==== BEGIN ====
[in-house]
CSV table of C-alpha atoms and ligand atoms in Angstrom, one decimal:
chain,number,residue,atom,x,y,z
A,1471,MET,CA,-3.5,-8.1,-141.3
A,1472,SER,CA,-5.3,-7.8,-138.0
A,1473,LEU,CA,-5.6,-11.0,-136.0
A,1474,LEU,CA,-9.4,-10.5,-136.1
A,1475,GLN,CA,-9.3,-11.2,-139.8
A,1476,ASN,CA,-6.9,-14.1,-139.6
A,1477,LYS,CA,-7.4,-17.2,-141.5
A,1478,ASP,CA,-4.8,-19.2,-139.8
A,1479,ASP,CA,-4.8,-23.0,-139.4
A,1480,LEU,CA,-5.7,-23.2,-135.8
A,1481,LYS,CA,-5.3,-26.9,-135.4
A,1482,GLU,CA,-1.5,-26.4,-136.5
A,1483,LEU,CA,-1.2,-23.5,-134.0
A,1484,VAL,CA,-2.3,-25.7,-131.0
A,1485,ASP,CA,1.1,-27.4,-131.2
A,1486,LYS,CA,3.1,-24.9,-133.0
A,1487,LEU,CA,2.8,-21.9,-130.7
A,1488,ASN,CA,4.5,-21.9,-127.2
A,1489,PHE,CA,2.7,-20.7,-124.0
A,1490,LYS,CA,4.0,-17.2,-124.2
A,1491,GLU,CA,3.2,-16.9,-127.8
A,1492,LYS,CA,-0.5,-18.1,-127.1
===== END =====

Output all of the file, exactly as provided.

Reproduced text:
[in-house]
CSV table of C-alpha atoms and ligand atoms in Angstrom, one decimal:
chain,number,residue,atom,x,y,z
A,1471,MET,CA,-3.5,-8.1,-141.3
A,1472,SER,CA,-5.3,-7.8,-138.0
A,1473,LEU,CA,-5.6,-11.0,-136.0
A,1474,LEU,CA,-9.4,-10.5,-136.1
A,1475,GLN,CA,-9.3,-11.2,-139.8
A,1476,ASN,CA,-6.9,-14.1,-139.6
A,1477,LYS,CA,-7.4,-17.2,-141.5
A,1478,ASP,CA,-4.8,-19.2,-139.8
A,1479,ASP,CA,-4.8,-23.0,-139.4
A,1480,LEU,CA,-5.7,-23.2,-135.8
A,1481,LYS,CA,-5.3,-26.9,-135.4
A,1482,GLU,CA,-1.5,-26.4,-136.5
A,1483,LEU,CA,-1.2,-23.5,-134.0
A,1484,VAL,CA,-2.3,-25.7,-131.0
A,1485,ASP,CA,1.1,-27.4,-131.2
A,1486,LYS,CA,3.1,-24.9,-133.0
A,1487,LEU,CA,2.8,-21.9,-130.7
A,1488,ASN,CA,4.5,-21.9,-127.2
A,1489,PHE,CA,2.7,-20.7,-124.0
A,1490,LYS,CA,4.0,-17.2,-124.2
A,1491,GLU,CA,3.2,-16.9,-127.8
A,1492,LYS,CA,-0.5,-18.1,-127.1